Randy Scott Slavin is a surrealist photographer and filmmaker based in New York CIty.
The aftermath of Hurricane Sandy in Manhattan offered the perfect setting for his surreal light exploration.
"I live right on 41st street, which was the divide between those who had power and those who did not have power in Manhattan. When I saw the darkness, I was just drawn to it. I ventured off into the night and it was a little eerie and interesting in a lot of ways."
"A lot of the typical sites that you'd shoot when you go to New York -- the Empire State Building or Times Square or those kind of places -- had lights [after the black out]. I felt the most interesting part of the black out was that it was affecting all the real parts of Manhattan, all the parts that tourists don't go to."
"I didn't shoot any photos of destruction; the news is for that kind of stuff. I want to shoot beautiful things, and I want to capture the city in a state that it was in, but not in the destructive way. That was the most important part of this project – to try to find the beauty in destruction without really showing the destruction."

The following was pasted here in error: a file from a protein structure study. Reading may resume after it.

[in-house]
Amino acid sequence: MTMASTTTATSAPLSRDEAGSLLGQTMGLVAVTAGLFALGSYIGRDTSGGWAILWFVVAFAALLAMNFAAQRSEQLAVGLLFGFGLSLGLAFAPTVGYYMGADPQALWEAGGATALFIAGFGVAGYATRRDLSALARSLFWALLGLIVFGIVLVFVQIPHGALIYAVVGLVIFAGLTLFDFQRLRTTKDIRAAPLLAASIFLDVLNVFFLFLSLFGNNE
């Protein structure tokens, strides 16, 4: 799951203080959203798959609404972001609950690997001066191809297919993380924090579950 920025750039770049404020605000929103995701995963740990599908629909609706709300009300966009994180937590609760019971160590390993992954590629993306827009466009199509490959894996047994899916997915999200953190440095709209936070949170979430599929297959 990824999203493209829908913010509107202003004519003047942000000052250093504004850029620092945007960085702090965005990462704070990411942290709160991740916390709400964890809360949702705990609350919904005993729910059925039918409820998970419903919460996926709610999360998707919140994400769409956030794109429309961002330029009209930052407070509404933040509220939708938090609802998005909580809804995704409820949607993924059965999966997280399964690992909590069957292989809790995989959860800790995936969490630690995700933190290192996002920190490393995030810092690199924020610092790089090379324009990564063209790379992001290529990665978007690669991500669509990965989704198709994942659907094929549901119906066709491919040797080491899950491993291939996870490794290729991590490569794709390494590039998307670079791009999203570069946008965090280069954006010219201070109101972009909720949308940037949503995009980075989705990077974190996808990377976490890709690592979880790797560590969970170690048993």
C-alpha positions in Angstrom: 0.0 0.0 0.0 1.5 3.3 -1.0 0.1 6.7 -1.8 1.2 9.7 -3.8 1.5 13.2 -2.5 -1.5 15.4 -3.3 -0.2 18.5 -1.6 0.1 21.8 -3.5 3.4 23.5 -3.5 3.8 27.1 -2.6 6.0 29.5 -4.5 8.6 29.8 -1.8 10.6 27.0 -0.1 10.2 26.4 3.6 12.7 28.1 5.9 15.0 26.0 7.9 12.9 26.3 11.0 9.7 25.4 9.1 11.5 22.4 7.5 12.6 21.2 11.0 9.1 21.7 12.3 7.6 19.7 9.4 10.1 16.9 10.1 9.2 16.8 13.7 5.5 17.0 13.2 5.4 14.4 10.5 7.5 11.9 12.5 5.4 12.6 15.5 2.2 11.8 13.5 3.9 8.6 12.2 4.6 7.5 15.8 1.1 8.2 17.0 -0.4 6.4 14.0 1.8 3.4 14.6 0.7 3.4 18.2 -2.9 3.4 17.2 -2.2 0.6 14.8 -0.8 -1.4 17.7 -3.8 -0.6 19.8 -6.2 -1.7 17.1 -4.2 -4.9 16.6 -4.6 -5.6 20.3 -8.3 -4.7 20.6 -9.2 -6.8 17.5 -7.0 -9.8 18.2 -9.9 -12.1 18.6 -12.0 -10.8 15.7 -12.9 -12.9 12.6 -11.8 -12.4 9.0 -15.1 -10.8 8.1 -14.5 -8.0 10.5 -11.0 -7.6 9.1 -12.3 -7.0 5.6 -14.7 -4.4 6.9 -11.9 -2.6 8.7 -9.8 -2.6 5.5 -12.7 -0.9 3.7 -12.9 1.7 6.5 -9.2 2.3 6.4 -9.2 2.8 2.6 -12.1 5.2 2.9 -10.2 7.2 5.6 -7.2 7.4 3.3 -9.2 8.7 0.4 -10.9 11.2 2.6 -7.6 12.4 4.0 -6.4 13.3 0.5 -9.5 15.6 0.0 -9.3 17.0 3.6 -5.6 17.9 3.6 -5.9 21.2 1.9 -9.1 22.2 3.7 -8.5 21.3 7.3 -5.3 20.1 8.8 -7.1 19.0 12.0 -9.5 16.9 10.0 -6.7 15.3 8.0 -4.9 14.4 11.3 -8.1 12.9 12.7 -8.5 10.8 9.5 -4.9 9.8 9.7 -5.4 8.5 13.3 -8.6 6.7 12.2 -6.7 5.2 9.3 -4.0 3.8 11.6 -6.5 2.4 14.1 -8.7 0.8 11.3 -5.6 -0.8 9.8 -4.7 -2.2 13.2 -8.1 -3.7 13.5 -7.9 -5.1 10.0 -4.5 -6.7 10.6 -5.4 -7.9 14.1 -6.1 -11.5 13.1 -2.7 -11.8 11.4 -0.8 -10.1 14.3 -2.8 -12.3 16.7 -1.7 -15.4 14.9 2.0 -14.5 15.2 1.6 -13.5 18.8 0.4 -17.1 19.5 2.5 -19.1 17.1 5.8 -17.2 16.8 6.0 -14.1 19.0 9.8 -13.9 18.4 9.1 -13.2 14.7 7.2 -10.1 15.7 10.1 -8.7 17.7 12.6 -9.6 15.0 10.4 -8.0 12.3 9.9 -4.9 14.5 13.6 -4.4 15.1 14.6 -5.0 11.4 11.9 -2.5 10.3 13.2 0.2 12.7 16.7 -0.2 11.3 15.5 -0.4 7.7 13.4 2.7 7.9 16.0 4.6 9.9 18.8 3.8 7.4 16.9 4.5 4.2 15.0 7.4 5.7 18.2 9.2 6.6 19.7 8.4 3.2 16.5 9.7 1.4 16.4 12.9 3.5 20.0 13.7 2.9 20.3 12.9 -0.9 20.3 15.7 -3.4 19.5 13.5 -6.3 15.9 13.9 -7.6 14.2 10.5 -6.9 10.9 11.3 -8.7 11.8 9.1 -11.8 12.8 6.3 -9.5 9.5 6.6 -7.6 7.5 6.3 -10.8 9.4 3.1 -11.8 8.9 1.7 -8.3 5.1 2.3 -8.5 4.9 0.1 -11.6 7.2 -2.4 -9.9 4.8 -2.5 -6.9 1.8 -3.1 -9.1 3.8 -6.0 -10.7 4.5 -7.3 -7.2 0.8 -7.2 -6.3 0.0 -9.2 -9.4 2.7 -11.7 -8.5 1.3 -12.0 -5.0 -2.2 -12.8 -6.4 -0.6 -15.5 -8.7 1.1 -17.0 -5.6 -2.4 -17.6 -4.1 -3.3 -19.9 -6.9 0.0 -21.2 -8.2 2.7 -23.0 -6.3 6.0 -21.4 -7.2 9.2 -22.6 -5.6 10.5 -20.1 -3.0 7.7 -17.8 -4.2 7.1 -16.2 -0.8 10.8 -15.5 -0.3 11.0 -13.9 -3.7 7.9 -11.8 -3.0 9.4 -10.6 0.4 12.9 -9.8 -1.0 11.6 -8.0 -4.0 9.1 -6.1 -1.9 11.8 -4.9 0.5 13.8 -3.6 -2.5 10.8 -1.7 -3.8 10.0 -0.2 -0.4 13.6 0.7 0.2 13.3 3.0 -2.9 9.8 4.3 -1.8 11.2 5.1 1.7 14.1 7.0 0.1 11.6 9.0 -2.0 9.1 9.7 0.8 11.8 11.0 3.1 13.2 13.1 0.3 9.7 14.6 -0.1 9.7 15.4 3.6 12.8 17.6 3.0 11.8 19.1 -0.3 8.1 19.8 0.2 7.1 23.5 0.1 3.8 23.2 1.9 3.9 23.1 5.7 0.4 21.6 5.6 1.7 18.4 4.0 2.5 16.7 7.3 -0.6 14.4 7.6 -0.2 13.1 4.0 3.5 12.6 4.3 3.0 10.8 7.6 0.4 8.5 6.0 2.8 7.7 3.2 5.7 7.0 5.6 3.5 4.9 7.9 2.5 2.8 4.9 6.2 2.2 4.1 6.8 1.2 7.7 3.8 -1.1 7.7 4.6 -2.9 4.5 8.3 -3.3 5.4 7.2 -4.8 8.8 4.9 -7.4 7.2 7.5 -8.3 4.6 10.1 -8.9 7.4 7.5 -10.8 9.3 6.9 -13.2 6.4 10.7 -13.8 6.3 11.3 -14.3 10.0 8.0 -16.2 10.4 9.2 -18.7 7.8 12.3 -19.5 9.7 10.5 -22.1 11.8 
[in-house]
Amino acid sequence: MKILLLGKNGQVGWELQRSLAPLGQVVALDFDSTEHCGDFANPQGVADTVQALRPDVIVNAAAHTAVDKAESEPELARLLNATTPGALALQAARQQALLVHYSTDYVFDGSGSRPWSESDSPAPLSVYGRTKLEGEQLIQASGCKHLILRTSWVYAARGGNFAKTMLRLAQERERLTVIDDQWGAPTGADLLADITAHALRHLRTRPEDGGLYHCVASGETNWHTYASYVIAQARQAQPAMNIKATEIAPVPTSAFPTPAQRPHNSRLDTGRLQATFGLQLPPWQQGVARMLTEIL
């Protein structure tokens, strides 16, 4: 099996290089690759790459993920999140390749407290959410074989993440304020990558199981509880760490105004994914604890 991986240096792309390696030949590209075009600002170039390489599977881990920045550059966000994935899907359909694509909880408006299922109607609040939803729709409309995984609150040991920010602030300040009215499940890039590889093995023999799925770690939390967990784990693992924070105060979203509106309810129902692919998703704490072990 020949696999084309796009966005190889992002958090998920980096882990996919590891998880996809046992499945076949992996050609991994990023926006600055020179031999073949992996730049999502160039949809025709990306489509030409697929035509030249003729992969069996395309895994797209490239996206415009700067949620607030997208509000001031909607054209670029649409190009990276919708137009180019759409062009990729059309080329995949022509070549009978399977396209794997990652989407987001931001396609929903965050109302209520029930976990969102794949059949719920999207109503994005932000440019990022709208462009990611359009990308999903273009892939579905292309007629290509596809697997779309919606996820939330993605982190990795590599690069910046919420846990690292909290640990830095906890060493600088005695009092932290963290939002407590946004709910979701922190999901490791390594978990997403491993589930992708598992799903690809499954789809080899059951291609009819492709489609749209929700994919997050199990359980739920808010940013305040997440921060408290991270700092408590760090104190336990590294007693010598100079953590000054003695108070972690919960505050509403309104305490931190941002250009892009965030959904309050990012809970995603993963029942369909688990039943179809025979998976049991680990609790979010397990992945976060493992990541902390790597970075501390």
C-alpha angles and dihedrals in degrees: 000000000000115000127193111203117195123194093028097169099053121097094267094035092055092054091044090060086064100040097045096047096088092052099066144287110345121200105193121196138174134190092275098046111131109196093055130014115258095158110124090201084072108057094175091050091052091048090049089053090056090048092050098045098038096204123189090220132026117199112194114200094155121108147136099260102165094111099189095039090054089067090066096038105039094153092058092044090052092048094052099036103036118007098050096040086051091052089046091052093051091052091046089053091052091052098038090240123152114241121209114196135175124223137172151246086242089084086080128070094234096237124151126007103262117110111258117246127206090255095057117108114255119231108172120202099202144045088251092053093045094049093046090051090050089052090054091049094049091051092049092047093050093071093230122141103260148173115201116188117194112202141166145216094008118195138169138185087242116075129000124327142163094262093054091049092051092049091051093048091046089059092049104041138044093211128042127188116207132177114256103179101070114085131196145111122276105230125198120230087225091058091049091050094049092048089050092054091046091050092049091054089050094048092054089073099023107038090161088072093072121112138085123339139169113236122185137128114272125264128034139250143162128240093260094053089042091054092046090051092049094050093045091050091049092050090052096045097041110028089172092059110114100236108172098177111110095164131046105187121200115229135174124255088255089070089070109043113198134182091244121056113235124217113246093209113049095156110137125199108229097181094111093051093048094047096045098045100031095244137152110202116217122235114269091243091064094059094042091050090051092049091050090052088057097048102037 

"Whenever I go to a place to shoot, there are always things you have to deal with, and they are not always the way that you wanted or could plan if you could have it ideally. But I think that's part of what art is. What makes it interesting is when you go to a situation and you deal with the unexpected."
"Most people pick up still photography and then they go to video and film, but I went the other way. I've always been a filmmaker and a director, and I came to photography because I was interested in understanding photography, in photographing the moving image better."
"One artist who inspires me is MC Escher. It really just took me from being a child into my adulthood in terms of giving me a sense of wonder. He's obviously not a photographer, but in terms of the surreal elements of my work, he really inspired me."
"I feel like the biggest element of art for me is exploration and figuring out how to make things work, because for me, creativity is key."
(With assistance from Jordan Katz)